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Travis J. Atchley, Galal A. Elsayed, Blake Sowers, Harrison C. Walker, Gustavo Chagoya, Matthew C. Davis, Joshua D. Bernstock, Nidal B. Omar, Daxa M. Patel and Barton L. Guthrie

OBJECTIVE

The objective of this study was to determine the incidence of seizures following deep brain stimulation (DBS) electrode implantation and to evaluate factors associated with postoperative seizures.

METHODS

The authors performed a single-center retrospective case-control study. The outcome of interest was seizure associated with DBS implantation. Univariate analyses were performed using the Student t-test for parametric continuous outcomes. The authors used the Kruskal-Wallis test or Wilcoxon rank-sum test for nonparametric continuous outcomes, chi-square statistics for categorical outcomes, and multivariate logistic regression for binomial variables.

RESULTS

A total of 814 DBS electrode implantations were performed in 645 patients (478 [58.7%] in men and 520 [63.9%] in patients with Parkinson’s disease). In total, 22 (3.4%) patients who had undergone 23 (2.8%) placements experienced seizure. Of the 23 DBS implantation–related seizures, 21 were new-onset seizures (3.3% of 645 patients) and 2 were recurrence or worsening of a prior seizure disorder. Among the 23 cases with postimplantation-related seizure, epilepsy developed in 4 (17.4%) postoperatively; the risk of DBS-associated epilepsy was 0.50% per DBS electrode placement and 0.63% per patient. Nine (39.1%) implantation-related seizures had associated postoperative radiographic abnormalities. Multivariate analyses suggested that age at surgery conferred a modest increased risk for postoperative seizures (OR 1.06, 95% CI 1.02–1.10). Sex, primary diagnosis, electrode location and sidedness, and the number of trajectories were not significantly associated with seizures after DBS surgery.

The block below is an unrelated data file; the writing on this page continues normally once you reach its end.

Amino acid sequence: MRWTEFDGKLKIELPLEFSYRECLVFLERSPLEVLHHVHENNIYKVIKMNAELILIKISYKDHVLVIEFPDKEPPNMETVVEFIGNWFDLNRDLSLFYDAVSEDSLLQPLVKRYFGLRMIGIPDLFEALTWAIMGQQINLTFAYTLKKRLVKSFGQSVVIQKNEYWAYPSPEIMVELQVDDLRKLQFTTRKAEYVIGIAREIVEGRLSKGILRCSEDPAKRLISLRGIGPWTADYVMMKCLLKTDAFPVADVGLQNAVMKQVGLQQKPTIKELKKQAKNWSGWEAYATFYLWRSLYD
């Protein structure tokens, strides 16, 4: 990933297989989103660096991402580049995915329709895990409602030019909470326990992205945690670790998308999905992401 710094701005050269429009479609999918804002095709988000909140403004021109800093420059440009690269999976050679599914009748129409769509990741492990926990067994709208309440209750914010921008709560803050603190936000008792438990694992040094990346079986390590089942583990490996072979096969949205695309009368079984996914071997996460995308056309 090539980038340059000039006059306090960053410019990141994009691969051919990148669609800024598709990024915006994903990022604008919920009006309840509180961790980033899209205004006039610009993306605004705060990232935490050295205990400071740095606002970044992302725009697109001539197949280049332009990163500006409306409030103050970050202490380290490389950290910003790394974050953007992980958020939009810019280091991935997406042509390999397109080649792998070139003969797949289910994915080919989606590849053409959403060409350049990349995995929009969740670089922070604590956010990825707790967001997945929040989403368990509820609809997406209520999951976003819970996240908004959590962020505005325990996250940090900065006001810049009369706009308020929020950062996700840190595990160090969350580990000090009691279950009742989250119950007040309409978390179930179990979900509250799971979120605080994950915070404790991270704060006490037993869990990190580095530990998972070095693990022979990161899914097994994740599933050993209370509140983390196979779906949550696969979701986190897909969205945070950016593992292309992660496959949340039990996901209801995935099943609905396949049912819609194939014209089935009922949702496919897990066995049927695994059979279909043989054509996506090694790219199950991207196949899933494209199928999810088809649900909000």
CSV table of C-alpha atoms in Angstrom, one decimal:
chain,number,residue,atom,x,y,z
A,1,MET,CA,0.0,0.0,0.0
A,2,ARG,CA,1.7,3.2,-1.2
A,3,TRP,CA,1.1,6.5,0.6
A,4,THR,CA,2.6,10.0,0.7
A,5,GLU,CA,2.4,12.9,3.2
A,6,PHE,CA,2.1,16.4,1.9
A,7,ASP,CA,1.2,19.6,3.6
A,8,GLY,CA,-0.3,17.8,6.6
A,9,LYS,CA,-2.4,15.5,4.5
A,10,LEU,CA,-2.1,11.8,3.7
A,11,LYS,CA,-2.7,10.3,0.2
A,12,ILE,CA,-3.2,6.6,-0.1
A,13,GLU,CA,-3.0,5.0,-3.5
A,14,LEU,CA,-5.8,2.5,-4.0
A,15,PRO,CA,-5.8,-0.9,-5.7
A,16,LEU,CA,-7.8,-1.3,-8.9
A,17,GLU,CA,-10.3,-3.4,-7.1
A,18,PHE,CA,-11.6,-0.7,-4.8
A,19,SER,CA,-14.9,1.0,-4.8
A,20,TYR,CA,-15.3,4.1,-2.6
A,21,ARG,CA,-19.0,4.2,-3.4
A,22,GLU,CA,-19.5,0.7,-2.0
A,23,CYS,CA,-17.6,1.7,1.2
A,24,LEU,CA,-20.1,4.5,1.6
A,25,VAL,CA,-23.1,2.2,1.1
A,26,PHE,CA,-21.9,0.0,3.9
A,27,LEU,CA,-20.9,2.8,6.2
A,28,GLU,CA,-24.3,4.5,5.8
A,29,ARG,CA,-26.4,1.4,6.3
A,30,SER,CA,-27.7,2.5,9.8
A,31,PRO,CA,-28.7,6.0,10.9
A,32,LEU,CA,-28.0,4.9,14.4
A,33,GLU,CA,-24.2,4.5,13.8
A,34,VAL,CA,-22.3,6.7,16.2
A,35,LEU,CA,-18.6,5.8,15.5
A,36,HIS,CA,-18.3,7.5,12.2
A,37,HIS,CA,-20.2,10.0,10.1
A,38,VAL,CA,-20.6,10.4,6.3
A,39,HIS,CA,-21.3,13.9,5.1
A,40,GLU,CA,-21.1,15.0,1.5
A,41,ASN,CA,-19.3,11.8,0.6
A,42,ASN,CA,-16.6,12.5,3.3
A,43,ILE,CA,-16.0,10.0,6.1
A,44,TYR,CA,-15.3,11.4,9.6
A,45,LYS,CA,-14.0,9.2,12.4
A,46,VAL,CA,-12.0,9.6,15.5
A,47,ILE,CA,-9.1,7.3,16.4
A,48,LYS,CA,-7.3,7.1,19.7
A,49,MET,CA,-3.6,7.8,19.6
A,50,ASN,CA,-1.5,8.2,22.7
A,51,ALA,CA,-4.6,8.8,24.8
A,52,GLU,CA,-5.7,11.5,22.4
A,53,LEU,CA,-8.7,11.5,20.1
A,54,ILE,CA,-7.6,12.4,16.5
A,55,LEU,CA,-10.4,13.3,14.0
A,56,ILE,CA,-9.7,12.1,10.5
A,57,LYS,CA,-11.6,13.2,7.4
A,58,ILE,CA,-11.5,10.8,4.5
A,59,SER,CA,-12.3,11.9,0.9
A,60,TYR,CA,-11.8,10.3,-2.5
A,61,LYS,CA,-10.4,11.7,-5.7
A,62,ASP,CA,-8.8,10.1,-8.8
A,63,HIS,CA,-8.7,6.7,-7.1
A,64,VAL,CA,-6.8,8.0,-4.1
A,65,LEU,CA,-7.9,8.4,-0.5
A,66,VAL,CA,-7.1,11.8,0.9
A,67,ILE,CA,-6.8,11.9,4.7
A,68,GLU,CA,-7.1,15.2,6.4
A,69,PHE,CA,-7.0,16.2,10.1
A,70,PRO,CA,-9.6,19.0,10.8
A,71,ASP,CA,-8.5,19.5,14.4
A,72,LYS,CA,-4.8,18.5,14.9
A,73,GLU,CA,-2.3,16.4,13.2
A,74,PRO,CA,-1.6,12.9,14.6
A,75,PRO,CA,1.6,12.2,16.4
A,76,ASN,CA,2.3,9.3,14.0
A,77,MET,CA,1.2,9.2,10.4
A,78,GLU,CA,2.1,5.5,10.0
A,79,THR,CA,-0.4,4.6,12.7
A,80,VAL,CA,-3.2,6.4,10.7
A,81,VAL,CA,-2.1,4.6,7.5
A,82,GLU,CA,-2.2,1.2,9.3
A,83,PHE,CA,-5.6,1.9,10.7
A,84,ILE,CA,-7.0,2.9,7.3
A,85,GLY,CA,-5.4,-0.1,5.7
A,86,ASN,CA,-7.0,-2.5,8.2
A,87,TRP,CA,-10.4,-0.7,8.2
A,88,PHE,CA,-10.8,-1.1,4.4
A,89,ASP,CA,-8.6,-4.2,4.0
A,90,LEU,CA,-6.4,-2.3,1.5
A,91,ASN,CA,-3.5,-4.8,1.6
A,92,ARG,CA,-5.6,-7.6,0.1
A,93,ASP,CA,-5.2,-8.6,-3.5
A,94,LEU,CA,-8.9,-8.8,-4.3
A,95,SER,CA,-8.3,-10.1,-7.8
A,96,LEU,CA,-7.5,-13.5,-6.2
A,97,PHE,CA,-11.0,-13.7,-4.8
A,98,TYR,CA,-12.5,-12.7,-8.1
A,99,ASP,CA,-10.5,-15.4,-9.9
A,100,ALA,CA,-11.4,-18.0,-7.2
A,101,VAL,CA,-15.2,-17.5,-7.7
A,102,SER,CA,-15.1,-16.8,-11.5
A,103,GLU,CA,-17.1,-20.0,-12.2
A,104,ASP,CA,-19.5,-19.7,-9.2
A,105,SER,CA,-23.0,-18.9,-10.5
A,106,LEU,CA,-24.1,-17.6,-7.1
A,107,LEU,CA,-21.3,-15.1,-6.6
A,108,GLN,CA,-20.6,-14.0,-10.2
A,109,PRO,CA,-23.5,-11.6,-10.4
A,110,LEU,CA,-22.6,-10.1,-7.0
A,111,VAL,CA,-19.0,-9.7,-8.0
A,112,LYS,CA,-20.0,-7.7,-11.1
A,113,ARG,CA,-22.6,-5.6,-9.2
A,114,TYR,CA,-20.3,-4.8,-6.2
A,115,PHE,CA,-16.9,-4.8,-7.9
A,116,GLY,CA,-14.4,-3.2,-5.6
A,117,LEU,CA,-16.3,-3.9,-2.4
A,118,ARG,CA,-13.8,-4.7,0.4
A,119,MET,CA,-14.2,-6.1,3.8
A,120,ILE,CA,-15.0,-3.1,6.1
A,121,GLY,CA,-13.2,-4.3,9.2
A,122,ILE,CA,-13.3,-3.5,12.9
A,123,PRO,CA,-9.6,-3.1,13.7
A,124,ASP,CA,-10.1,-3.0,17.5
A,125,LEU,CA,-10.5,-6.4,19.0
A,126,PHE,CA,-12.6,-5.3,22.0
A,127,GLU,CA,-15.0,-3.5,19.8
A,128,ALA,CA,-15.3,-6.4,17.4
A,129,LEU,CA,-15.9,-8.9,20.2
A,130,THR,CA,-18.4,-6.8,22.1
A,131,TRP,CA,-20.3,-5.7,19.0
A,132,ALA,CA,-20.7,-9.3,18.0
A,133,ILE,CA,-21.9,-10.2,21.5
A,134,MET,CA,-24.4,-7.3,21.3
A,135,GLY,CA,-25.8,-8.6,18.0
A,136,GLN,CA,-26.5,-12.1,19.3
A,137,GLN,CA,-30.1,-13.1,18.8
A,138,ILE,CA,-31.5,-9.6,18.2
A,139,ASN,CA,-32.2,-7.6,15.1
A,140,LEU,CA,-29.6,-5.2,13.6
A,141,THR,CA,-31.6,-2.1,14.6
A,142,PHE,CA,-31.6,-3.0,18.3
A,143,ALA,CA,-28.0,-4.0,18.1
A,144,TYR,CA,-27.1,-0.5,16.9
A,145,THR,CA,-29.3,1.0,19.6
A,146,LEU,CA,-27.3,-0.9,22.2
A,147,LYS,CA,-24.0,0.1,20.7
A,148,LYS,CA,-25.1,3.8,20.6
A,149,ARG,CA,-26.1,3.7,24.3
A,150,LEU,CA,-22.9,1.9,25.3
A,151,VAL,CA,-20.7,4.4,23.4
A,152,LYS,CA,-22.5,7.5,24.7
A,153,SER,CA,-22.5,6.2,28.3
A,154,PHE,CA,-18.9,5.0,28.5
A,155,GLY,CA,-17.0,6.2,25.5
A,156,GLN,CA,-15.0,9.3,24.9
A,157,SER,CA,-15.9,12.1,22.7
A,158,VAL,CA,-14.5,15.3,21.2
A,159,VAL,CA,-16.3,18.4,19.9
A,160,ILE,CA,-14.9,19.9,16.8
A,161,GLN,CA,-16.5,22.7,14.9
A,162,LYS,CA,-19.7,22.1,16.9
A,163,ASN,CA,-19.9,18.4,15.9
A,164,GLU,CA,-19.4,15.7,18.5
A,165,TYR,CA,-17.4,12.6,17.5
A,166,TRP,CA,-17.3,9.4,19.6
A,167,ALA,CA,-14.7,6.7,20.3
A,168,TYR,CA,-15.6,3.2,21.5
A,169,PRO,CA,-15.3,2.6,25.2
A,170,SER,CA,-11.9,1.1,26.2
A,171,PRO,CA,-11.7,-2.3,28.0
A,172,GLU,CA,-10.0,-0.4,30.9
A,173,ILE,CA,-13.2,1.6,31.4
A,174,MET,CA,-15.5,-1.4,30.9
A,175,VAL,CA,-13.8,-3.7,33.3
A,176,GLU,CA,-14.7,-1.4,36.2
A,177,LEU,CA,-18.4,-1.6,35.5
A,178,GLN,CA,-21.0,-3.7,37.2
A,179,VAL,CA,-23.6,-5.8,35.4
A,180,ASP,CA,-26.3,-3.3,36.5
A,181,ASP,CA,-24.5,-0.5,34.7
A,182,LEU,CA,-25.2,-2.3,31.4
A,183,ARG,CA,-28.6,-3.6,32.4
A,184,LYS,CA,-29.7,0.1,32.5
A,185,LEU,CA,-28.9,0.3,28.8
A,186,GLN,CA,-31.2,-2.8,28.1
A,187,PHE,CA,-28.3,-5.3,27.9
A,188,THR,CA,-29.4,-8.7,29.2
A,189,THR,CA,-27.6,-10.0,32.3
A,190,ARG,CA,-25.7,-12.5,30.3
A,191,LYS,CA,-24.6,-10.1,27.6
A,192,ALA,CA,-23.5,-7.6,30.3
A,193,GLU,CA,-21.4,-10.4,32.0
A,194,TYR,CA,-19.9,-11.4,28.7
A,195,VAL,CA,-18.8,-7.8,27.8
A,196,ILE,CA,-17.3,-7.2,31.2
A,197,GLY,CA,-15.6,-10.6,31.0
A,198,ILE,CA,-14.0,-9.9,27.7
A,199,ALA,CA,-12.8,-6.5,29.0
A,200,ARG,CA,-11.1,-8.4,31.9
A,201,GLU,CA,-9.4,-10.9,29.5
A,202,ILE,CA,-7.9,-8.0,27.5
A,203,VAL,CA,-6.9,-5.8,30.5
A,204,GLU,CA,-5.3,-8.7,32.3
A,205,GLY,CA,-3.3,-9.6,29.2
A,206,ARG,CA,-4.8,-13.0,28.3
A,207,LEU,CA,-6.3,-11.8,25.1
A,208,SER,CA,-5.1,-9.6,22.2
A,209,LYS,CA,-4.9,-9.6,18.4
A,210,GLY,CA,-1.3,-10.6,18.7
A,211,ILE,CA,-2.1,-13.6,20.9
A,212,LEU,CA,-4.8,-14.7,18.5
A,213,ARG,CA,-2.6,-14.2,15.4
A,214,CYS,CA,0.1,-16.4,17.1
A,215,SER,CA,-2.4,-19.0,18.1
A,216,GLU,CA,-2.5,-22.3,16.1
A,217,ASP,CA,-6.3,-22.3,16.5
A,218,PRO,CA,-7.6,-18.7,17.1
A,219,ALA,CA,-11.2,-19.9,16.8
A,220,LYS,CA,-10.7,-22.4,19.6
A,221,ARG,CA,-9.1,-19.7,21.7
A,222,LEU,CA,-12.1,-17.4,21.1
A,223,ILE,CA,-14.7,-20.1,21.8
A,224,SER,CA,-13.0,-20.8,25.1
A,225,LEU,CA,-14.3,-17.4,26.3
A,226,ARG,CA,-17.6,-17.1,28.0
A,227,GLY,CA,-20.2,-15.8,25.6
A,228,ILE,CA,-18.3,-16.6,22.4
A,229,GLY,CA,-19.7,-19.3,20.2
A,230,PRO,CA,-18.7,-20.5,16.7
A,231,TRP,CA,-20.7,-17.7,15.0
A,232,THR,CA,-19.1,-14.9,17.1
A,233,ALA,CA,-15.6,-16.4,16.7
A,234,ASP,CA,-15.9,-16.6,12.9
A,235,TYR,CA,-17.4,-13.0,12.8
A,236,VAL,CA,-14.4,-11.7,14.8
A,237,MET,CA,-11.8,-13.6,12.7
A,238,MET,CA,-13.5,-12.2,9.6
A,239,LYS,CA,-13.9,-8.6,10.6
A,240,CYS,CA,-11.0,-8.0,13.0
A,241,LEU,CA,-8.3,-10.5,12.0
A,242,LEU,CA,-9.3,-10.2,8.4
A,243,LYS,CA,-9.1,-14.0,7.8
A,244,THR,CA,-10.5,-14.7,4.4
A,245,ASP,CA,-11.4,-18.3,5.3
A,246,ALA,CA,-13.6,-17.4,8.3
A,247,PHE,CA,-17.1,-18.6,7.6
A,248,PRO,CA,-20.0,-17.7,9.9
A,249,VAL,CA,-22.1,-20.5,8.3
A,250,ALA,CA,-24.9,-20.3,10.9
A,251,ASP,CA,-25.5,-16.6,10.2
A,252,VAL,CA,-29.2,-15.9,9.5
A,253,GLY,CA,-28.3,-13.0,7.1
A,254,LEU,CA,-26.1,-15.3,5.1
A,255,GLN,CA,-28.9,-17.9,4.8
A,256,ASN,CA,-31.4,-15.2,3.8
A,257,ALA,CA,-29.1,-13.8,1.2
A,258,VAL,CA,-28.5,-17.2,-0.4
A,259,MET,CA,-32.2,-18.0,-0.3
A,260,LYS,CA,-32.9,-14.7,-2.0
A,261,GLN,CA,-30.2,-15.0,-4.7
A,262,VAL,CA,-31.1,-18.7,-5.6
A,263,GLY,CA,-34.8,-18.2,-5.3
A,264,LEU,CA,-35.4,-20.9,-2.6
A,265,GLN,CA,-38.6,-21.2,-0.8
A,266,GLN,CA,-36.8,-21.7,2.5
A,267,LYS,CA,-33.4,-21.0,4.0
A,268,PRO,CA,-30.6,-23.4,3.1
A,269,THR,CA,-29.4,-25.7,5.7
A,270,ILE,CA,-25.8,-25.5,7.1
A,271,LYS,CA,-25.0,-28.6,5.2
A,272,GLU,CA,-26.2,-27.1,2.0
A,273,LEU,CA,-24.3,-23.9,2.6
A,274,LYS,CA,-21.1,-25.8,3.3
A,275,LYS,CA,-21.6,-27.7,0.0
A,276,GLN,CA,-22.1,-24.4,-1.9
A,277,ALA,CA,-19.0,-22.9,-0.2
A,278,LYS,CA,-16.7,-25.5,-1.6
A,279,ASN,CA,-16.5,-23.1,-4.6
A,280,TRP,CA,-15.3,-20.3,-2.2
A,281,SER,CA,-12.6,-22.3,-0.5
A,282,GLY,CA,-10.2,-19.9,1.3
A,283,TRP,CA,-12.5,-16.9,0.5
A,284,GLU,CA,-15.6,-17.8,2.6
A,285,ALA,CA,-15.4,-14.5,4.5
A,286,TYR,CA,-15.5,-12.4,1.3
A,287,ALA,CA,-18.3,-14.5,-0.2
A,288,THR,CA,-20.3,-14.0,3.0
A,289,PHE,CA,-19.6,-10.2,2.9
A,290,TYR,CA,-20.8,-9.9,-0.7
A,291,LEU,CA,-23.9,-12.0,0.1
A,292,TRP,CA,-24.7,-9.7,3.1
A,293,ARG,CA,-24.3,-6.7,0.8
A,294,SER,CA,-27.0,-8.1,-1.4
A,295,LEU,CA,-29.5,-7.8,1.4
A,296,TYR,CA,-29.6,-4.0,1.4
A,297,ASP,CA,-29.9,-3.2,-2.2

CONCLUSIONS

Seizures associated with DBS electrode placement are uncommon, typically occur early within the postoperative period, and seldom lead to epilepsy. This study suggests that patient characteristics, such as age, may play a greater role than perioperative variables in determining seizure risk. Multiinstitutional studies may help better define and mitigate the risk of seizures after DBS surgery.

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Daisuke Yamashita, Joshua D. Bernstock, Galal Elsayed, Hirokazu Sadahiro, Ahmed Mohyeldin, Gustavo Chagoya, Adeel Ilyas, James Mooney, Dagoberto Estevez-Ordonez, Shinobu Yamaguchi, Victoria L. Flanary, James R. Hackney, Krishna P. Bhat, Harley I. Kornblum, Nicola Zamboni, Sung-Hak Kim, E. Antonio Chiocca and Ichiro Nakano

OBJECTIVE

Despite an aggressive multimodal therapeutic regimen, glioblastoma (GBM) continues to portend a grave prognosis, which is driven in part by tumor heterogeneity at both the molecular and cellular levels. Accordingly, herein the authors sought to identify metabolic differences between GBM tumor core cells and edge cells and, in so doing, elucidate novel actionable therapeutic targets centered on tumor metabolism.

METHODS

Comprehensive metabolic analyses were performed on 20 high-grade glioma (HGG) tissues and 30 glioma-initiating cell (GIC) sphere culture models. The results of the metabolic analyses were combined with the Ivy GBM data set. Differences in tumor metabolism between GBM tumor tissue derived from within the contrast-enhancing region (i.e., tumor core) and that from the peritumoral brain lesions (i.e., tumor edge) were sought and explored. Such changes were ultimately confirmed at the protein level via immunohistochemistry.

RESULTS

Metabolic heterogeneity in both HGG tumor tissues and GBM sphere culture models was identified, and analyses suggested that tyrosine metabolism may serve as a possible therapeutic target in GBM, particularly in the tumor core. Furthermore, activation of the enzyme tyrosine aminotransferase (TAT) within the tyrosine metabolic pathway influenced the noted therapeutic resistance of the GBM core.

CONCLUSIONS

Selective inhibition of the tyrosine metabolism pathway may prove highly beneficial as an adjuvant to multimodal GBM therapies.